GLOBE THE MARYSVILLE
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Volunteers honor MLK with day of service BY KIRK BOXLEITNER firstname.lastname@example.org
SPORTS: M-P, MG
swimmers qualify for Districts. Page 10
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MARYSVILLE — The legacy of Dr. Martin Luther King Jr. was honored through deeds as well as words on Monday, Jan. 20, as area teens helped feed the needy, refurbish city parks and assist the elderly and disabled, all as part of the fifth year in a row of “MLK Day of Service” in Snohomish County. The United Way of Snohomish County partners with the YMCA of Snohomish County, Catholic Community Services and Senior Corps RSVP to present this annual event, which this year drew 301 volunteers aged 14-19 years — a 20 percent increase from last year’s number — as well as 58 adult volunteers, as they worked on 20 community projects and served 15 elderly and/ or disabled home chore clients throughout the county
on this year’s observance of Martin Luther King Day. The Mar ysville Community Food Bank received a visit from seven younger volunteers and two adult supervisors that day, who guided the Food Bank’s clients through the shopping line. “It turned out those folks saved our bacon on Monday,” Marysville Community Food Bank Director Dell Deierling said. “We only had a few of our regular volunteers come in that day — maybe they thought we were on holiday, too — and we need between 17-20 volunteers to assist our clients in getting food as they move through the Food Bank. It would have been a long day for our remaining volunteers had those students not been there to lend a hand. One student helped Don Asmus hand out dairy products, while the others SEE SERVICE, PAGE 2
City responds to AG’s opinion on marijuana businesses BY KIRK BOXLEITNER
CLASSIFIED ADS 15-18 9 LEGAL NOTICES 4 OPINION 10 SPORTS 5 WORSHIP
Vol. 120, No. 30 Photo courtesy of Steve Elliott
The state Attorney General’s opinion would reserve the right of cities such as Marysville to determine their own ordinances regarding marijuana businesses.
Kirk Boxleitner/Staff Photo
Xenia Fortegin, left, and Lily Legesse help load 20 yards of bark into wheelbarrows to distribute around the base of the Jennings Park playground structure at 64th Street, for Snohomish County’s ‘MLK Day of Service’ on Jan. 20.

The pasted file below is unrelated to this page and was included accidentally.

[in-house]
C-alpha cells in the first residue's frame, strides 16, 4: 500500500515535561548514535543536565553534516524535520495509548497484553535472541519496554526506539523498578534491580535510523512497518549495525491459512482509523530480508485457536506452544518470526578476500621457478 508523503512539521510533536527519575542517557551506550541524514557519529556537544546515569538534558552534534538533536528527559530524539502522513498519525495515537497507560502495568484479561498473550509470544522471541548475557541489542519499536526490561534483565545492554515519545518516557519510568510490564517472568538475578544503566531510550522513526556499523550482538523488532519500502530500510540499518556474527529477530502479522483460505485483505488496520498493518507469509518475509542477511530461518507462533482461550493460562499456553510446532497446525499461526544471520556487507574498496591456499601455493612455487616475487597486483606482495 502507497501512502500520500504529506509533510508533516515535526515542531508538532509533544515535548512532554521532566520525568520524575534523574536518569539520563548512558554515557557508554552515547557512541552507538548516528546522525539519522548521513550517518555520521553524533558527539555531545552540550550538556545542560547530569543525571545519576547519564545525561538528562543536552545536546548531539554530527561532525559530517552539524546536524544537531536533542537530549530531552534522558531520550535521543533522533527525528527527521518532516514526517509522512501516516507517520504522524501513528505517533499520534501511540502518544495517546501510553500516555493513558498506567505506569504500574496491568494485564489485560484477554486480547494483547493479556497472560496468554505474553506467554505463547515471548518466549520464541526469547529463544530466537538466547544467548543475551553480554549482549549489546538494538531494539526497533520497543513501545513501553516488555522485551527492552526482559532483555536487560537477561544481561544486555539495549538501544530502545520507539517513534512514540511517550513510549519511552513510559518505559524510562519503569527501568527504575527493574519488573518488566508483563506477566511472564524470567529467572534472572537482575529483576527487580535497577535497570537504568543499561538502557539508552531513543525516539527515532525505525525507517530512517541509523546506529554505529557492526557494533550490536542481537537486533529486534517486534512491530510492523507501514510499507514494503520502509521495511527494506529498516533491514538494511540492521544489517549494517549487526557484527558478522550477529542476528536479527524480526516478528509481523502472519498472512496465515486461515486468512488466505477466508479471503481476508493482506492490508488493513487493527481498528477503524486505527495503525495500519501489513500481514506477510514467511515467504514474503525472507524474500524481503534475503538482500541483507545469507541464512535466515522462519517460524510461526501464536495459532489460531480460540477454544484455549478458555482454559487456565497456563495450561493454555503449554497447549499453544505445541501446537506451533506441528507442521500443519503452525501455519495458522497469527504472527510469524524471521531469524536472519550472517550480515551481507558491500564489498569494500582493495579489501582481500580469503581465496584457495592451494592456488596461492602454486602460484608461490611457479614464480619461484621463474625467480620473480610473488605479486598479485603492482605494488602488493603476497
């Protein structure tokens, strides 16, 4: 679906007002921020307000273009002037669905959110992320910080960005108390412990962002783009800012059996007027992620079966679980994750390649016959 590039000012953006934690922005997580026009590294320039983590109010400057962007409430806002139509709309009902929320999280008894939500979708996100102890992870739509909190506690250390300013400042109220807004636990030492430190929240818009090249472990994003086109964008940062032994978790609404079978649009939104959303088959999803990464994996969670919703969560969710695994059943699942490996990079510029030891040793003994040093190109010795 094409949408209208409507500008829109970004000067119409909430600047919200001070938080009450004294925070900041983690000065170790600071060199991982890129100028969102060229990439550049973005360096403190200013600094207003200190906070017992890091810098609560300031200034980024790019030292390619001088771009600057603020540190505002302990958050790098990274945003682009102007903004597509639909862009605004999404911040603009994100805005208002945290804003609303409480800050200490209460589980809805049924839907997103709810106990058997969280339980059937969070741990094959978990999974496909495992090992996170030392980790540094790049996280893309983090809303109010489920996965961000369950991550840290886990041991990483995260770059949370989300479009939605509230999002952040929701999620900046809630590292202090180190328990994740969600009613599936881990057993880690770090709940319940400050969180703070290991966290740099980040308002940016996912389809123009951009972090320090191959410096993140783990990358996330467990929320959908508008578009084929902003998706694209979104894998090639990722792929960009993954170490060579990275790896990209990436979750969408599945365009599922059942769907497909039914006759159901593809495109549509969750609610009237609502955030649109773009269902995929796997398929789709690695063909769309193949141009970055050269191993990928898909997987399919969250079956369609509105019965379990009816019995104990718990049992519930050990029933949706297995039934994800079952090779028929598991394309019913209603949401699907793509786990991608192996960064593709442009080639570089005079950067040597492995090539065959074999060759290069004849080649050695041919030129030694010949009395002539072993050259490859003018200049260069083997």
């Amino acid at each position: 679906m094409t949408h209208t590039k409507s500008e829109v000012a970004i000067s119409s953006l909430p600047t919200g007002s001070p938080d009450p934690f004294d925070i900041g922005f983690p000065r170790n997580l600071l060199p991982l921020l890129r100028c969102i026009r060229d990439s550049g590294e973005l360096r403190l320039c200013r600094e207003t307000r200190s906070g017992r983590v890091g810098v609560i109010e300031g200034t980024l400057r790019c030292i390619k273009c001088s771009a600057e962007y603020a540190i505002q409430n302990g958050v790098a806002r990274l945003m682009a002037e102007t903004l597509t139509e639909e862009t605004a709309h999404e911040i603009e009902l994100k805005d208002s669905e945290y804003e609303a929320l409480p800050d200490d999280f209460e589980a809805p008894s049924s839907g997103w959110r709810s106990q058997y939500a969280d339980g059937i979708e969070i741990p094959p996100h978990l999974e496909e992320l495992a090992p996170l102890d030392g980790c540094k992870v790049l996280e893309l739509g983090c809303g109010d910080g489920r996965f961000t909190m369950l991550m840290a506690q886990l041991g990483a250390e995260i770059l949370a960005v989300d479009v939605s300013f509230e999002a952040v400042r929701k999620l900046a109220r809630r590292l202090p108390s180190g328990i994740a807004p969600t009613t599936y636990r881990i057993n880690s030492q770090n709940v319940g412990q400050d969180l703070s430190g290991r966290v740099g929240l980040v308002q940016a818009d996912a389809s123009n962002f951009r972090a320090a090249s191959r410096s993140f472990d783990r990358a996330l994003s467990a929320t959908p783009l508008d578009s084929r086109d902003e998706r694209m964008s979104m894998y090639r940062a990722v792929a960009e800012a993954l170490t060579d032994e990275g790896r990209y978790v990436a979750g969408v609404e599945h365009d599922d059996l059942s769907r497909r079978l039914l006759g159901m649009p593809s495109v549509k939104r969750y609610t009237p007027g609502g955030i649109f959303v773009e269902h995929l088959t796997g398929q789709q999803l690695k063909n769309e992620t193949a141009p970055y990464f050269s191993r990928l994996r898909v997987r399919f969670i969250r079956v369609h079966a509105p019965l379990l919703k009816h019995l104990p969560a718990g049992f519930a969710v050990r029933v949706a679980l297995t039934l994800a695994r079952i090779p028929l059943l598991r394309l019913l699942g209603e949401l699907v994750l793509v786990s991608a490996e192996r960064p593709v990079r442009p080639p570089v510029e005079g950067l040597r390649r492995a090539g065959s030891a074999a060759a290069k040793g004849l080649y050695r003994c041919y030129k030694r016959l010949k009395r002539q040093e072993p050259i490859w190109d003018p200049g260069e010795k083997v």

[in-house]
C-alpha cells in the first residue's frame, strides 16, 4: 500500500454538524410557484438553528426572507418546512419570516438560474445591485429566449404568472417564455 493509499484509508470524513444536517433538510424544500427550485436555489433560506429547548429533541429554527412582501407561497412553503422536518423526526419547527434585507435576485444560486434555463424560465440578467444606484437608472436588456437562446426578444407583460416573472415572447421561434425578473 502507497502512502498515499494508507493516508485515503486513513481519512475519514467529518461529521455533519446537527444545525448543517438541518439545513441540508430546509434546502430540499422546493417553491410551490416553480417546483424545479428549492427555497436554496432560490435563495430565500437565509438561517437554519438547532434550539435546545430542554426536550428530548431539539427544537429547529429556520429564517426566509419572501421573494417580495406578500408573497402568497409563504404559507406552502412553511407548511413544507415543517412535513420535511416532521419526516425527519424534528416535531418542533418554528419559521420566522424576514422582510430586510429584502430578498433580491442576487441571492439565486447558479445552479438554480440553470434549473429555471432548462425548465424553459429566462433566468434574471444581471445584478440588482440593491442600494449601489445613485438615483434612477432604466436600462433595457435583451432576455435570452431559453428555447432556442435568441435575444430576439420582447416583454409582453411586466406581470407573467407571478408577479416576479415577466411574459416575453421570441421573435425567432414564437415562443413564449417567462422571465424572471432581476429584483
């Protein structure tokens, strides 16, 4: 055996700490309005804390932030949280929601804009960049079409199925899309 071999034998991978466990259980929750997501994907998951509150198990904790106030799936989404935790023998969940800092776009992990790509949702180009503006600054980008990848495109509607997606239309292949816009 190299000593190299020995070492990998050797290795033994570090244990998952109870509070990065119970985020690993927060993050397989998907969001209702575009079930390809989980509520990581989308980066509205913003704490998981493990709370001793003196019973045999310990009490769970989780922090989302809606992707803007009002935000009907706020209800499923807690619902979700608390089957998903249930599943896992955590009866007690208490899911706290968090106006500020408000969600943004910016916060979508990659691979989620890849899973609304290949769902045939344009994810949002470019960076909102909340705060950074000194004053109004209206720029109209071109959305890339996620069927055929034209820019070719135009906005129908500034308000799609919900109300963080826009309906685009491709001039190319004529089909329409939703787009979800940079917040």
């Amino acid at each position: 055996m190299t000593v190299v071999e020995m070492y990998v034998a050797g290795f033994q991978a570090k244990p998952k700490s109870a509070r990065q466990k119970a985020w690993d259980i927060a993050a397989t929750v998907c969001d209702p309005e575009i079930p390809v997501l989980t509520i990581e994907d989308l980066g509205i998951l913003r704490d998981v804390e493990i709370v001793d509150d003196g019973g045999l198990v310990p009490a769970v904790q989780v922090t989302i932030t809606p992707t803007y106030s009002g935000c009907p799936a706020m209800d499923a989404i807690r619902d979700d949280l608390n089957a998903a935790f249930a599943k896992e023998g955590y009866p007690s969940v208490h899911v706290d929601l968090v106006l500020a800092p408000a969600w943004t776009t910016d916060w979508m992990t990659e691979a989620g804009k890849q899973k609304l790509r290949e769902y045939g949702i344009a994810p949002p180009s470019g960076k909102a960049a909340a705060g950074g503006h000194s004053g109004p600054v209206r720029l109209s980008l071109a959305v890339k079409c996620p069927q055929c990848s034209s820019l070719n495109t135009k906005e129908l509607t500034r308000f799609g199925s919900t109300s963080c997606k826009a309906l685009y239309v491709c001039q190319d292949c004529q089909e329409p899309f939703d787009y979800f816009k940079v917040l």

MARYSVILLE — A recently released opinion from the Washington State Attorney General’s Office ties into the city of Marysville’s pending decision on how to address the potential establishment of marijuana businesses within the city’s limits. In response to a request from Sharon Foster, chair of the Washington State Liquor Control Board, the office of Attorney General Bob Ferguson released a formal opinion on Thursday, Jan. 16, regarding local ordinances affecting new marijuana businesses in Washington.
The opinion states, “Under Washington law, there is a strong presumption against finding that state law preempts local ordinances. Although Initiative 502 establishes a licensing and regulatory system for marijuana producers, processors and retailers in Washington state, it includes no clear indication that it was intended to preempt local authority to regulate such businesses. We therefore conclude that I-502 left in place the normal powers of local governments to regulate within their jurisdictions.” Grant Weed, who serves as the city attorney for the city of
Marysville, sounded a qualified note of optimism, even as he sought to clarify what this development actually means for the city. “The Attorney General’s opinion is just that — an opinion,” Weed said. “It’s not legally binding, and while the courts tend to give deference to the Attorney General’s opinions, neither the courts nor the cities of the state are bound to them. That being said, the Attorney General’s Office has very skilled lawyers whom I don’t doubt answered many questions that were posed to them about this issue, so I’m SEE AG, PAGE 20